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Hurricane Wilma, shown nearing Mexico’s Yucatan peninsula, lashed Caribbean nations yesterday as it built into the most intense Atlantic storm ever. Forecasters warned of a major threat to Florida by the weekend.
Hurricane Wilma, shown nearing Mexico’s Yucatan peninsula, lashed Caribbean nations yesterday as it built into the most intense Atlantic storm ever. Forecasters warned of a major threat to Florida by the weekend. (Getty Images)

Intense, erratic Wilma lashes islands

Hurricane kills at least 13 in Carribbean

SAN PEDRO SULA, Honduras -- The fringes of Hurricane Wilma lashed Caribbean nations yesterday, forcing schools to close and thousands to evacuate as it churned toward Mexico's Cancun resort and Florida after killing at least 12 people and becoming the most intense storm ever to form in the Atlantic.

The National Hurricane Center in Miami warned that Wilma would be a ''significant threat" to Florida by the weekend in a season that has already seen devastation from Hurricanes Katrina and Rita. Officials ordered tourists out of the Florida Keys.

''We had well over 1,000 lives lost in Katrina. If Wilma, you know, comes into the US, to the Florida coast as a Category 3 or 4 hurricane, that potential for large loss of life is with us," said hurricane center director Max Mayfield.

The White House, stung by criticism that it had not responded quickly enough to Katrina, promised to stay on top of the situation. ''We are closely monitoring what is an extremely dangerous storm," said White House spokesman Scott McClellan. ''People should take this hurricane very seriously."

Tourists packed Cancun's airport in hopes of catching flights out and MTV postponed its Video Music Awards Latin America ceremony, originally scheduled for today at a seaside park south of the resort town.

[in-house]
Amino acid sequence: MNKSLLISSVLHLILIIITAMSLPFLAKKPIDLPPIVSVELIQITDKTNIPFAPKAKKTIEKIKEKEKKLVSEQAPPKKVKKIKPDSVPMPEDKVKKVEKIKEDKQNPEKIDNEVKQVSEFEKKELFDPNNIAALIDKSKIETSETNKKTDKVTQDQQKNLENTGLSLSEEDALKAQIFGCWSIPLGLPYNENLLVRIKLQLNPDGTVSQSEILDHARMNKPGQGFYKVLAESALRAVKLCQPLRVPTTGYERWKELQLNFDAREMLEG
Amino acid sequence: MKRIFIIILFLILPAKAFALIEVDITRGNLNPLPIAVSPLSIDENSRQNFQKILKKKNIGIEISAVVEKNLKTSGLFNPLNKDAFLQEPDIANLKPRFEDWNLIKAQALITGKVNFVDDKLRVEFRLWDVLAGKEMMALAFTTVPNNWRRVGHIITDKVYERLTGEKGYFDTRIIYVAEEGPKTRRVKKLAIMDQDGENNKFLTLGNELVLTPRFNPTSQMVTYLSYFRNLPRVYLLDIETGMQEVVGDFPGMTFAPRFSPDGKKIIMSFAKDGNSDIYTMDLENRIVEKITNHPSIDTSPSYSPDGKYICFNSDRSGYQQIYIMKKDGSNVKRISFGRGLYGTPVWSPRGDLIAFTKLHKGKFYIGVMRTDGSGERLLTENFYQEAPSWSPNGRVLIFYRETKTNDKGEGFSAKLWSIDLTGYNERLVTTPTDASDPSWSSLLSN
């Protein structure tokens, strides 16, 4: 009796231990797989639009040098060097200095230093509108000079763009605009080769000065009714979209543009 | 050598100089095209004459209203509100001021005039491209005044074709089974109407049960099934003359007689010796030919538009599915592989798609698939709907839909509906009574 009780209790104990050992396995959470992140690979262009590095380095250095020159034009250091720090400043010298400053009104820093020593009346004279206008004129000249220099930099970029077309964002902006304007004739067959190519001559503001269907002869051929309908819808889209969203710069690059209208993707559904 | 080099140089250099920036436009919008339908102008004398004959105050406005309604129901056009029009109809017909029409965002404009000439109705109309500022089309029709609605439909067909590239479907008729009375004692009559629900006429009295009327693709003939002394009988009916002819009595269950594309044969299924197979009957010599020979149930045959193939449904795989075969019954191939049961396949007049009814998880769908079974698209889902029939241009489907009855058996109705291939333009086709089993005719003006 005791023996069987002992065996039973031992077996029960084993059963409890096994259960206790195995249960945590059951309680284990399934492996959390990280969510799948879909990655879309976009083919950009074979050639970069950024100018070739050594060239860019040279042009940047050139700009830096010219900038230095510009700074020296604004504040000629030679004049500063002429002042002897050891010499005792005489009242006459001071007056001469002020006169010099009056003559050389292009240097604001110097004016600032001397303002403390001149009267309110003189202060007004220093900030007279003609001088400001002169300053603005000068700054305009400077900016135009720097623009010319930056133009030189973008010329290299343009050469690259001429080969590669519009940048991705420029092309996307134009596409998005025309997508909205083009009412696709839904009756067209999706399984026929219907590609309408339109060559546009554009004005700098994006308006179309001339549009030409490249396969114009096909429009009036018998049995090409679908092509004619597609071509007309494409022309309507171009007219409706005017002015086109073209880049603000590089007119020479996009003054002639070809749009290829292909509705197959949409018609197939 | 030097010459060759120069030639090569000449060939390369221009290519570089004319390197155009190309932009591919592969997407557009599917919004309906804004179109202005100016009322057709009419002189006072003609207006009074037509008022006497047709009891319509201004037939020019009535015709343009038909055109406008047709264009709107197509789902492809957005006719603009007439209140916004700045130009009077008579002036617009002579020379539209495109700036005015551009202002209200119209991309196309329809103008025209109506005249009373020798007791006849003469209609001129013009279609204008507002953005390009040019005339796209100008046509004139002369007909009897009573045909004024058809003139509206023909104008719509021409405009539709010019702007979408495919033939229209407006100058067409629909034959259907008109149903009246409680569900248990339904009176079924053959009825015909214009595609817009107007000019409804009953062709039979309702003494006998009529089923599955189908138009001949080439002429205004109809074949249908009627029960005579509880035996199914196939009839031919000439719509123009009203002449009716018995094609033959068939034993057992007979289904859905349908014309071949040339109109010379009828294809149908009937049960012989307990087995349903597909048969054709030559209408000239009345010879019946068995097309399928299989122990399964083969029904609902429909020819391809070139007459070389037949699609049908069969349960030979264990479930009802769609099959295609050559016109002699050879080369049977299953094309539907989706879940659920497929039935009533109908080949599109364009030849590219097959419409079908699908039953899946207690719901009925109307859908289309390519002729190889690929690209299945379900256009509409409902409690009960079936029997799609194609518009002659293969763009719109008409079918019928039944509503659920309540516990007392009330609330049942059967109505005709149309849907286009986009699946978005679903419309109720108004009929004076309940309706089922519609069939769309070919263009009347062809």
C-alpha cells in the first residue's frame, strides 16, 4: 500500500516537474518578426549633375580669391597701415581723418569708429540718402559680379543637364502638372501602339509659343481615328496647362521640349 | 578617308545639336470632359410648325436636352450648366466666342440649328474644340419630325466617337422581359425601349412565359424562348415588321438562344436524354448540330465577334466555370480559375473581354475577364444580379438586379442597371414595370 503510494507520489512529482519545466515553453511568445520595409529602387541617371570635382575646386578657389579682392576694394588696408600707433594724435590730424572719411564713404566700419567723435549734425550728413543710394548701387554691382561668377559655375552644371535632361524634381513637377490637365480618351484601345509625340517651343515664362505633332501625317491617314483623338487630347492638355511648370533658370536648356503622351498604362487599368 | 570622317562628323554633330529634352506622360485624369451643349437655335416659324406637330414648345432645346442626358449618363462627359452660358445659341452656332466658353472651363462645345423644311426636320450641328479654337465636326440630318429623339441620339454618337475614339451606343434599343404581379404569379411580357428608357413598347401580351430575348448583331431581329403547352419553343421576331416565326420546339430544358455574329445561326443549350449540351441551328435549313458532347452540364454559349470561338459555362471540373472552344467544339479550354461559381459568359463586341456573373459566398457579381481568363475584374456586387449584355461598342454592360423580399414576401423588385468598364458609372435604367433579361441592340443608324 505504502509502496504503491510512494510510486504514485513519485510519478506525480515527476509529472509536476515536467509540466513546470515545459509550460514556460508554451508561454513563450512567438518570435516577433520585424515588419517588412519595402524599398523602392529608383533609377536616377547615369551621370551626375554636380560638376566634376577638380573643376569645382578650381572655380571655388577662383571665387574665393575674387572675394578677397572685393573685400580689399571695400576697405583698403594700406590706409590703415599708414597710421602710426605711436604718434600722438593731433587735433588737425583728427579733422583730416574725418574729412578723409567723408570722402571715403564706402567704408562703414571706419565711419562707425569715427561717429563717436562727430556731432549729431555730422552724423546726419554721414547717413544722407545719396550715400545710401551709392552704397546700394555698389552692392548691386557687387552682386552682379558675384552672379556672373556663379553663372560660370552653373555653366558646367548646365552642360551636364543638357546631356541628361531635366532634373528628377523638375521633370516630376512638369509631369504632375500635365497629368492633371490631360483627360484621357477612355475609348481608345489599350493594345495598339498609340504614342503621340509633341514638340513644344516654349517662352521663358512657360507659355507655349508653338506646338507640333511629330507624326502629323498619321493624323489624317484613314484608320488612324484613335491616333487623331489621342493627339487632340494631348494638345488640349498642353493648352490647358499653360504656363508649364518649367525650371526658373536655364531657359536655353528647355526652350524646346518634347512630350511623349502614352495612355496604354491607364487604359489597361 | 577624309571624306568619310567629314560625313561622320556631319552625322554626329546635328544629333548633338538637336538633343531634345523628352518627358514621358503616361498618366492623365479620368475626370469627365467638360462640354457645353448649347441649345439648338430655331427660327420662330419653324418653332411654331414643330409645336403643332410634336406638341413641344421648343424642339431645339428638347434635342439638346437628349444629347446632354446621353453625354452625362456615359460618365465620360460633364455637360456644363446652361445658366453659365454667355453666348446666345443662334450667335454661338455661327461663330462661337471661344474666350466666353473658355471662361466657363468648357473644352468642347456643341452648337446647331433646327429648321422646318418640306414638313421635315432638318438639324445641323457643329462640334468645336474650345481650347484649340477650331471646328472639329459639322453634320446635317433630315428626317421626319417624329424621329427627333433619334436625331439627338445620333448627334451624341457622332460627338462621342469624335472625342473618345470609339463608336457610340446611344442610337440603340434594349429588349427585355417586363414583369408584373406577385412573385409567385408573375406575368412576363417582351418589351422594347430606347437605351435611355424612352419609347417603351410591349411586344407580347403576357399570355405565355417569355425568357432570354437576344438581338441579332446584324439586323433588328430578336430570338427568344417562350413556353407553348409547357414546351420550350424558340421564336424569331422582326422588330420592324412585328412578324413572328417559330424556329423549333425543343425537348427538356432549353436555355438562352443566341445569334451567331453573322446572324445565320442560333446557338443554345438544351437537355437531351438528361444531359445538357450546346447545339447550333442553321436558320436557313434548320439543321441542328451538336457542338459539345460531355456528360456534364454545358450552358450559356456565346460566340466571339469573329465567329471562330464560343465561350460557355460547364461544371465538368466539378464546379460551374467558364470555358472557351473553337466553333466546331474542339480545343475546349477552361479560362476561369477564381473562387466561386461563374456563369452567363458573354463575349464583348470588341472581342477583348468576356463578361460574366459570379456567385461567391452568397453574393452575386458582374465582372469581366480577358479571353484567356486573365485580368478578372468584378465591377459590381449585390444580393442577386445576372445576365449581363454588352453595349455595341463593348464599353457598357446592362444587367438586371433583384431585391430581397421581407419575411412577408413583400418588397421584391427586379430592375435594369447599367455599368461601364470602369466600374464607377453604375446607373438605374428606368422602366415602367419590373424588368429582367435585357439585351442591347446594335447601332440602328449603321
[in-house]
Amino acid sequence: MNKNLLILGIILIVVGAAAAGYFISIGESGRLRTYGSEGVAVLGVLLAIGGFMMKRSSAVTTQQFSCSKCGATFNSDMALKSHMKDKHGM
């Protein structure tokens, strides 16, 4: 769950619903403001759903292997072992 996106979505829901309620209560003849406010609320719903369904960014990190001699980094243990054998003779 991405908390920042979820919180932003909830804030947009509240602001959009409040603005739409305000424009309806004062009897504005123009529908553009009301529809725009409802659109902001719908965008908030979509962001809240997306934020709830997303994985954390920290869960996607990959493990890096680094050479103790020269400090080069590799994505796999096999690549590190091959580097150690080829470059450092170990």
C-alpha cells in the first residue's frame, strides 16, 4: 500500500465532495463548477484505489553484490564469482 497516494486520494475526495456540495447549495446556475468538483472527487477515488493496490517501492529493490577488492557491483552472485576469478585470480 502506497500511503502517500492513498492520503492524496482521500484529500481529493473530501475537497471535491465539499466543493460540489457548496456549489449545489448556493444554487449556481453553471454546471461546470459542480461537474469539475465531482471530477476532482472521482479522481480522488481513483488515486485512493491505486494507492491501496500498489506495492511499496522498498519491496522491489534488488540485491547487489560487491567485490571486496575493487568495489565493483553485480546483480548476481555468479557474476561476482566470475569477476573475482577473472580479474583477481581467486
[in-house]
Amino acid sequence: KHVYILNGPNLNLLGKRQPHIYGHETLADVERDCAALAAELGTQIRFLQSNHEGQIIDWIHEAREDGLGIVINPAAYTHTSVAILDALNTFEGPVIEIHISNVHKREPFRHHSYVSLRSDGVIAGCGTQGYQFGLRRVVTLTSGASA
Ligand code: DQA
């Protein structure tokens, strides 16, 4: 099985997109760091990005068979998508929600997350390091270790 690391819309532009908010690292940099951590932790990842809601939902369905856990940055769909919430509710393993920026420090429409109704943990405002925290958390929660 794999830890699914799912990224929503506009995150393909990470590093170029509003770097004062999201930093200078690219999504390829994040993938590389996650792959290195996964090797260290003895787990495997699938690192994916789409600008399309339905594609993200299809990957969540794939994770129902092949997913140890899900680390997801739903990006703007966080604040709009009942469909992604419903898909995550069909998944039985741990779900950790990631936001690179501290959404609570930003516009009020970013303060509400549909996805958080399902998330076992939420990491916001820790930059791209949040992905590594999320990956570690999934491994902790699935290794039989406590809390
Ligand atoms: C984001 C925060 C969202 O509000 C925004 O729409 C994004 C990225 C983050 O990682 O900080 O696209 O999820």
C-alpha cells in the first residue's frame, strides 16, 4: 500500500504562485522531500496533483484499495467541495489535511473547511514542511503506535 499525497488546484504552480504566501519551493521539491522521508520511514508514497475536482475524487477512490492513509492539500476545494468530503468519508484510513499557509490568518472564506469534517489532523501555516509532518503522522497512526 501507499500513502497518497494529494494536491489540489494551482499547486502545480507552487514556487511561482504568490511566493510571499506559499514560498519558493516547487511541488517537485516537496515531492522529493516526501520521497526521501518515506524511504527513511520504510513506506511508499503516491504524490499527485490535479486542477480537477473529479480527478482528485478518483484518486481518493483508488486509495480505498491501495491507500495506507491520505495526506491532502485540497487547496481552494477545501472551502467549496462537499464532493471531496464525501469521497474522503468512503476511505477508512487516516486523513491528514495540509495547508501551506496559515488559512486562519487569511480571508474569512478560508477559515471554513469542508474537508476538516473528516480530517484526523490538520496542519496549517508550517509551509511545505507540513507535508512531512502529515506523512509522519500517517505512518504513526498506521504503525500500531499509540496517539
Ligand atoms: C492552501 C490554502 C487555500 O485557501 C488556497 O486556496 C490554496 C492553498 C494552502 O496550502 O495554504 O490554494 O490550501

Floridians braced for the storm by boarding up windows and stocking up on supplies, although forecasters at the hurricane center said the forward motion of the Category 5 storm appeared to be slowing, which could cause it to eventually weaken.

Mayfield said Wilma may not reach the Florida Keys until Saturday, possibly toward the evening. It had earlier been expected to reach the Florida mainland Saturday. It was still a Category 5 storm with 160 mph winds, down from 175 mph earlier in the day.

Heavy rain from Wilma's outer bands also forced evacuations in Honduras, Cuba, Jamaica, and Haiti -- even as much of Central America and southern Mexico was still recovering from Hurricane Stan, which left more than 1,500 people dead or missing.

Wilma was on a curving course that would carry it through the narrow channel between Cuba and Mexico on Friday, possibly within a few miles of Cancun and Cozumel.

Wilma's confirmed pressure readings early yesterday dropped to 882 millibars, the lowest minimum pressure ever measured in a hurricane in the Americas, but it later lost power and rose to 900 millibars, according to the hurricane center. Lower pressure translates into higher wind speed.

The strongest Atlantic storm on record, based on pressure readings, had been Hurricane Gilbert in 1988, which registered 888 millibars.

With heavy rain, high winds, and rough seas already pounding coastal areas, flood-prone Honduras warned that Wilma posed ''an imminent threat to life and property." The country closed two Caribbean ports.

The head of Haiti's civil protection agency, Maria Alta Jean-Baptiste, said rains associated with Wilma caused floods and landslides that killed at least 11 people since Monday

Wilma is the record-tying 12th hurricane of the Atlantic season, the same number reached in 1969. Records have been kept since 1851. On Monday, Wilma became the Atlantic hurricane season's 21st named storm, tying the record set in 1933 and exhausting the list of names for this year.

The six-month hurricane season ends Nov. 30. Any new storms would be named with letters from the Greek alphabet, starting with Alpha.


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